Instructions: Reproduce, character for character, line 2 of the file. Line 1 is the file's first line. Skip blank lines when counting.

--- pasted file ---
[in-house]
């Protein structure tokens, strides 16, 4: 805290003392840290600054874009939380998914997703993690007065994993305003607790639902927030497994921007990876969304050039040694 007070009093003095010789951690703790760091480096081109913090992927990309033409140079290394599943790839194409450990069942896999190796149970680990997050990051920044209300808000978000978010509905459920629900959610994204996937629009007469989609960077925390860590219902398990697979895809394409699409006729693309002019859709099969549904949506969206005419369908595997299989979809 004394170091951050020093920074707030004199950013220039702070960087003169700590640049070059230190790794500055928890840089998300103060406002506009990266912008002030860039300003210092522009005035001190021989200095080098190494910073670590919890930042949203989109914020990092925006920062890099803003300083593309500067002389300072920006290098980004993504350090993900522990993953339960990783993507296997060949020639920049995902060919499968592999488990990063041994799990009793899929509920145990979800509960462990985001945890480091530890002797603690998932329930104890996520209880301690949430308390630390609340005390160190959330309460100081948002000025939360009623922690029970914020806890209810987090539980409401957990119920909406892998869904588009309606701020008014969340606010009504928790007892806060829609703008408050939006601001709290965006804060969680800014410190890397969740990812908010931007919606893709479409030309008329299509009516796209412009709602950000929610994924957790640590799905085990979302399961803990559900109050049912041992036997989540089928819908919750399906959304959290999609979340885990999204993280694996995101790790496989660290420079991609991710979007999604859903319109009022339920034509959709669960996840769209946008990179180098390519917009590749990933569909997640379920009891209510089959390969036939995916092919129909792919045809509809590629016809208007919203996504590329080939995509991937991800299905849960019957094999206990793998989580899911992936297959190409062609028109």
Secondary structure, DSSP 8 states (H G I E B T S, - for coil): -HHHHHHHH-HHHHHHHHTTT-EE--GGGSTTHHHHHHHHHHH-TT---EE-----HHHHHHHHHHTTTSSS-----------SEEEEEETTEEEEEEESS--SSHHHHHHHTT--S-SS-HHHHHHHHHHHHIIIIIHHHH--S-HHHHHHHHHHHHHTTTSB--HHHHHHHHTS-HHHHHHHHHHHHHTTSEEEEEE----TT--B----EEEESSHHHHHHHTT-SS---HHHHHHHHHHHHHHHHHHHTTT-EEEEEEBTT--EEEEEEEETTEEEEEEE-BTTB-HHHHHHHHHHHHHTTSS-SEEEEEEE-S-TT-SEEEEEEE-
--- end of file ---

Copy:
């Protein structure tokens, strides 16, 4: 805290003392840290600054874009939380998914997703993690007065994993305003607790639902927030497994921007990876969304050039040694 007070009093003095010789951690703790760091480096081109913090992927990309033409140079290394599943790839194409450990069942896999190796149970680990997050990051920044209300808000978000978010509905459920629900959610994204996937629009007469989609960077925390860590219902398990697979895809394409699409006729693309002019859709099969549904949506969206005419369908595997299989979809 004394170091951050020093920074707030004199950013220039702070960087003169700590640049070059230190790794500055928890840089998300103060406002506009990266912008002030860039300003210092522009005035001190021989200095080098190494910073670590919890930042949203989109914020990092925006920062890099803003300083593309500067002389300072920006290098980004993504350090993900522990993953339960990783993507296997060949020639920049995902060919499968592999488990990063041994799990009793899929509920145990979800509960462990985001945890480091530890002797603690998932329930104890996520209880301690949430308390630390609340005390160190959330309460100081948002000025939360009623922690029970914020806890209810987090539980409401957990119920909406892998869904588009309606701020008014969340606010009504928790007892806060829609703008408050939006601001709290965006804060969680800014410190890397969740990812908010931007919606893709479409030309008329299509009516796209412009709602950000929610994924957790640590799905085990979302399961803990559900109050049912041992036997989540089928819908919750399906959304959290999609979340885990999204993280694996995101790790496989660290420079991609991710979007999604859903319109009022339920034509959709669960996840769209946008990179180098390519917009590749990933569909997640379920009891209510089959390969036939995916092919129909792919045809509809590629016809208007919203996504590329080939995509991937991800299905849960019957094999206990793998989580899911992936297959190409062609028109």